In a research study of 28 healthy adults, an extract from a diosgenin-rich yam improved markers of cognitive role and memory without yielding any side effects. Diosgenin also mended brain function in a mouse model of Alzheimer’s disease.
Women’s Reproductive Health
Among about 600 species in its plant family, this amazing yam is by far the most widely used in traditional medicine for women’s reproductive health, ranging from its ability to increase fertility to lowering menstrual and menopausal signs. Only a few of the traditional proof has been tested.
As ovulation ceases after menopause, progesterone and estrogen levels fall. Although both bioidentical and synthetic hormones are therapeutic options that focus on compensating for the fall in sex hormones, neither is ideal. Nagaimo yam contains several compounds that can imitate female sex hormones. These compounds (like adenosine, diosgenin, DOI, and arbutin) are currently under study for their potential against conditions such as:
Other symptoms of menopause
Chinese yam for fertility
Boost Sexual Virility
It is assumed that during the Edo period, folks added nagaimo to their bath water only to boost their sexual virility. It was Edo’s form of Viagra. Their logic rested on the fact that the slimy component in the yams enabled efficient disintegration and subsequent protein absorption. This allowed men to obtain the “most” energy out of the proteins they consume.
Pump a Bowl of Rice
Adding up grated nagaimo and raw egg is another way to pump up a bowl of rice. Tororo is that sticky, slimy substance gotten from grating nagaimo. Honestly, the nagaimo does not taste like much. It is mildly nutty, bringing out the aroma of each rice grain. The actual attraction is in the slimy texture of the rice.
In a mice study, mucilage and diosgenin from Chinese yam raised the activity of the immune system and boosted the animals’ ability to combat infections that they had once encountered, like the inactive viruses in vaccines.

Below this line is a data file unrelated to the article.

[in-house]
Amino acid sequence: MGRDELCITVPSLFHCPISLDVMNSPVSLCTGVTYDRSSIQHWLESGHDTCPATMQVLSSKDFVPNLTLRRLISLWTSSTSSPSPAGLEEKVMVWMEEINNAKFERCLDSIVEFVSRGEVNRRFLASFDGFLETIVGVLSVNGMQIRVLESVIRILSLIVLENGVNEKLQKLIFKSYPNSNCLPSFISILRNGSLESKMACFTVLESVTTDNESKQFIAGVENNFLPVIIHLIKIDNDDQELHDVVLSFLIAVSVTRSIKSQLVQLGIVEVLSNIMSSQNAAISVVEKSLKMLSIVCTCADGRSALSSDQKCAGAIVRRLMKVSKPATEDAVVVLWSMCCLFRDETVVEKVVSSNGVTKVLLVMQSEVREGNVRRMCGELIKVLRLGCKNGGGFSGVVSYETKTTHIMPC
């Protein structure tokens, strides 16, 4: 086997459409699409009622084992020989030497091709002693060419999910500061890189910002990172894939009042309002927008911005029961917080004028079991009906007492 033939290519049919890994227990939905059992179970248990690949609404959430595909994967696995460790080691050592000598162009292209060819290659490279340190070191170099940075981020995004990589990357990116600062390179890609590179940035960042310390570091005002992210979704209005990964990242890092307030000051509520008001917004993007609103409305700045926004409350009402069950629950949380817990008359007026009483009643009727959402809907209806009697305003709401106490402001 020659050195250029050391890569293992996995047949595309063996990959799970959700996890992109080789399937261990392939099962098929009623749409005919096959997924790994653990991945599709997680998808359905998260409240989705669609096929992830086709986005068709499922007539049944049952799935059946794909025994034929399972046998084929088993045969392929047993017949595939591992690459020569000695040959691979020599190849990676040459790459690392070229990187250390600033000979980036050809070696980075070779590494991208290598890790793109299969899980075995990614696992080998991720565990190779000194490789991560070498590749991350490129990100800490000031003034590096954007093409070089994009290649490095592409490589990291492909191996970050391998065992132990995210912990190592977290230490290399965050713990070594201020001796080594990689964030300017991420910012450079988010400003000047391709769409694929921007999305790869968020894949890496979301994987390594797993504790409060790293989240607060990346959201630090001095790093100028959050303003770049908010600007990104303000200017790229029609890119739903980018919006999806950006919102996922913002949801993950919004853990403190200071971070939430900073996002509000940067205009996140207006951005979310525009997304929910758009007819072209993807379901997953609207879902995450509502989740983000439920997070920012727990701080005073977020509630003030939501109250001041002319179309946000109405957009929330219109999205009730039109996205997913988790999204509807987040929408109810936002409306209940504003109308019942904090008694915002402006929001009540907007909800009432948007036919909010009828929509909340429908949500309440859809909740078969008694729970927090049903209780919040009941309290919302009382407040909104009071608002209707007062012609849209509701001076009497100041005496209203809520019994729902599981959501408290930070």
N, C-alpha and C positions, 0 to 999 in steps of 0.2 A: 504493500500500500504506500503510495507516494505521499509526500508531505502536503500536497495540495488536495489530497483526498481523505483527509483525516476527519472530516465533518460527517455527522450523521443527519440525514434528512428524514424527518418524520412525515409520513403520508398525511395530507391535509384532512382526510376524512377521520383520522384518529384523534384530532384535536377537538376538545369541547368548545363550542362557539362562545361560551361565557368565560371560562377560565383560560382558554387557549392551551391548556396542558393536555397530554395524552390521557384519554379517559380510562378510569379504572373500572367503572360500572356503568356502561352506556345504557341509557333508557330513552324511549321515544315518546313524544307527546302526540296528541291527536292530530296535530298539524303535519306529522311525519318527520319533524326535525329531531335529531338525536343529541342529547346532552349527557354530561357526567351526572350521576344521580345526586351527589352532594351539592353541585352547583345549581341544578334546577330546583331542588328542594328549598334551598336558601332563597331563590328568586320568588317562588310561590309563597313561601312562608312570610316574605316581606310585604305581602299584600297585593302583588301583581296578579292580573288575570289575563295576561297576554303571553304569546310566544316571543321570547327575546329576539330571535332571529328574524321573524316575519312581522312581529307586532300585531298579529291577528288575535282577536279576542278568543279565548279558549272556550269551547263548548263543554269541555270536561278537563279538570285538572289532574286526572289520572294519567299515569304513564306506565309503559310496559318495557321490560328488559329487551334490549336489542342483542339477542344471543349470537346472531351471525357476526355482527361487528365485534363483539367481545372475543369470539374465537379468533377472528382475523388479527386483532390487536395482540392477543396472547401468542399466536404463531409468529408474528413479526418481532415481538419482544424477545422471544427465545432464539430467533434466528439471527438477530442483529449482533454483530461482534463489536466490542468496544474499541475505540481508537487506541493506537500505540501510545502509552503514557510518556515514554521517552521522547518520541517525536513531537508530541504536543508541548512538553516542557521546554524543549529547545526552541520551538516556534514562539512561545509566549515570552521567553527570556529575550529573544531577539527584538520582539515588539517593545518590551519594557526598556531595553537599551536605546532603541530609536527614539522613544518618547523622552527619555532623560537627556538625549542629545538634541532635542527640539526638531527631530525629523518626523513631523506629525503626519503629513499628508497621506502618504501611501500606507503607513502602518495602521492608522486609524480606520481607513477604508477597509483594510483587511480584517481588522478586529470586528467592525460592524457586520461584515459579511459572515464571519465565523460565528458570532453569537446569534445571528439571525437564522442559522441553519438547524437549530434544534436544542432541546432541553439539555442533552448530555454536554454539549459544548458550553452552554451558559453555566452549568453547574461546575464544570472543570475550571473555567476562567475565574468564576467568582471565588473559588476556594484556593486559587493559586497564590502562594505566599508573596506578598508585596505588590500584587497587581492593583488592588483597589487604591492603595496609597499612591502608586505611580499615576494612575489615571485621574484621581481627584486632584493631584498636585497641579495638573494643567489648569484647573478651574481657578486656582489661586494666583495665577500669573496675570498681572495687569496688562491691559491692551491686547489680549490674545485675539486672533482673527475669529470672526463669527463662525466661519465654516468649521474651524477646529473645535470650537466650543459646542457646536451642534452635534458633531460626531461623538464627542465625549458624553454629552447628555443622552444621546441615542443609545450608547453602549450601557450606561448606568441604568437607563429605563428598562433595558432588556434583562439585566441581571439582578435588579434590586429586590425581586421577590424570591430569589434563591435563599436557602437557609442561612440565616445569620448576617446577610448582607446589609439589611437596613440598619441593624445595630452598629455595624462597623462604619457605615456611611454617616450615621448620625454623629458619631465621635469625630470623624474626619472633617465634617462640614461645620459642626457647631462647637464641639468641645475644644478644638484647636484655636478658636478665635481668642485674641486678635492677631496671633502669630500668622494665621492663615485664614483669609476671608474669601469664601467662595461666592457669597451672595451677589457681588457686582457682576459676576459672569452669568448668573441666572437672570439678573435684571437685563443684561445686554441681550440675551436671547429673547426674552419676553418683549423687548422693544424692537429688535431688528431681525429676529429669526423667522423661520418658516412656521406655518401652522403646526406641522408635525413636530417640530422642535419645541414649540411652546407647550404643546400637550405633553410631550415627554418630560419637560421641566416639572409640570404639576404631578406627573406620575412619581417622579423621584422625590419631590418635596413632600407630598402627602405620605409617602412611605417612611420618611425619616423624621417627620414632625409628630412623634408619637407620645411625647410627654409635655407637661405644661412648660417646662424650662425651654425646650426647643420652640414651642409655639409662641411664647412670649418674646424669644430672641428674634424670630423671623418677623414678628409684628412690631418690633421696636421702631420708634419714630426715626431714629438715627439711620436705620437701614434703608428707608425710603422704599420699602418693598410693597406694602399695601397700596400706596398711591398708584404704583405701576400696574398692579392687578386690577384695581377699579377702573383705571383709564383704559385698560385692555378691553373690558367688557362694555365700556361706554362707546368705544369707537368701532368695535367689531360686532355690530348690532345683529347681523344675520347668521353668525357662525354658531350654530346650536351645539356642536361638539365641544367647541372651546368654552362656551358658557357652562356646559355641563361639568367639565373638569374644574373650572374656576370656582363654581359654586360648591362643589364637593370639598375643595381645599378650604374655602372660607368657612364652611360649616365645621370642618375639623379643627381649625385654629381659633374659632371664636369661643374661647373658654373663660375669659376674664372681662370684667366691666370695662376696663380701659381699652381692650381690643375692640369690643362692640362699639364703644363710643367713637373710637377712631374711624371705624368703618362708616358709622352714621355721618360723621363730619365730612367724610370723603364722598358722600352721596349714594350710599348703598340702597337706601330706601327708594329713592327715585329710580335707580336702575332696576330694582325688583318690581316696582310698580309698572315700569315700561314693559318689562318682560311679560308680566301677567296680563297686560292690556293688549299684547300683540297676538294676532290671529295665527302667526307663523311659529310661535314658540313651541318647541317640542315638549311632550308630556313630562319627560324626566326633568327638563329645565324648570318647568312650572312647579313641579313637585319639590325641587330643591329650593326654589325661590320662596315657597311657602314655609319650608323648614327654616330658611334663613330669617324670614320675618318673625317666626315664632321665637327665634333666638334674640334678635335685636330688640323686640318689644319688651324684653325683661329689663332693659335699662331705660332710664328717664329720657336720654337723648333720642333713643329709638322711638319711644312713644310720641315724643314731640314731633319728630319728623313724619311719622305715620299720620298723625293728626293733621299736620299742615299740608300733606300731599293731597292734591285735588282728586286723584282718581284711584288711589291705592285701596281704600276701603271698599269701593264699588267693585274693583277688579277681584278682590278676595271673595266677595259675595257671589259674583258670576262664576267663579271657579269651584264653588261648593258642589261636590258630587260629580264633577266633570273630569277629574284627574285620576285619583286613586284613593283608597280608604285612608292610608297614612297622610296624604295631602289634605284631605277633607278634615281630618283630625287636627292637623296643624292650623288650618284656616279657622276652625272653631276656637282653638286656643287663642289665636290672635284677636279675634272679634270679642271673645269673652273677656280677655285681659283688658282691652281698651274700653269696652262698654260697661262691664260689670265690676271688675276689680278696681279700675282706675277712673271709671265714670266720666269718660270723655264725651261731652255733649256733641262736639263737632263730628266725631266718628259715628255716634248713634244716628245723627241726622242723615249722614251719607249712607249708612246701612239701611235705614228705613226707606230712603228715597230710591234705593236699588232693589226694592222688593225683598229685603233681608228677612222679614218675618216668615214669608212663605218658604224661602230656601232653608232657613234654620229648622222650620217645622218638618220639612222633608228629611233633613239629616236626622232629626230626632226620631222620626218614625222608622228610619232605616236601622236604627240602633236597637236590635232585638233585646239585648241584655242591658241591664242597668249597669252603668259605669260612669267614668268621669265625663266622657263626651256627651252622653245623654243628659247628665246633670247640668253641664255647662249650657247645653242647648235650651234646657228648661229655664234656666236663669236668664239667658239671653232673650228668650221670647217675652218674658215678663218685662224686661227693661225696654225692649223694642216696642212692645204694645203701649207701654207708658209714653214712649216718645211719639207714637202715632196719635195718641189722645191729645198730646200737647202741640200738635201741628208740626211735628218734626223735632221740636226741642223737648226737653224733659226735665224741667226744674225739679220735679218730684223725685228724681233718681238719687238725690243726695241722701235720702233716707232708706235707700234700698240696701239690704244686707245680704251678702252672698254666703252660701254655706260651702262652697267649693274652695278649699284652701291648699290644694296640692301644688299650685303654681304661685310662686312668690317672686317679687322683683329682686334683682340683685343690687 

Mucilage from this yam increased several pointers of immune function in animals, including B and T cell production (the types of white blood cells).
Spleen and Other Immune Organ Cell Production
IL-6 and TNF-alpha manufacture from macrophages (another form of white blood cell).
As part of this yam’s immune-boosting attribute in animals, Chinese yam raised inflammatory cytokines (TNF-alpha and IL-6).
Nagaimo yam may affect Th1– and Th2-dominant folks differently. In animals, diosgenin raised the Th1 response, which can aid to fight infections but becomes too much in folks with autoimmune problems.
In animals, polysaccharides from Nagaimo lowered blood sugar. Meanwhile, diosgenin raised insulin sensitivity (by attaching to PPAR gamma). Chinese yam may be a brilliant functional food for diabetic or prediabetic patients, but these believed benefits have not been confirmed in humans.
According to some animal and cell studies, nagaimo yam and its extracts may aid the growth of healthy bacteria in the gastric system. Consuming Chinese yam raise beneficial Lactobacillus bacteria, stopped the ulcer-causing E. coli, and lowered gut inflammation in rats and mice.
Mucilage has been used traditionally to soften the skin and soothe skin disorders. Mucilage from an array of plant origins promotes wound healing and soothes burns and rashes. Nagaimo yam is high in mucilage; if grated or ground and spread on the skin, it may help also heal scrapes, cuts, and other conditions.
Limitations and Caveats
The research on this yam (Chinese yam or nagaimo) suffers from wide confusion about its exact scientific name. The known name is Dioscorea polystachya, but a large segment of the text refers to it as D. oppositifolia or D. opposite. Because of this serious confusion, some scientific claims about Chinese yam may truly apply to other related species and vice versa.
I hope you will soon begin to include this amazing root crop in your daily schedule for the sound health your body truly deserves.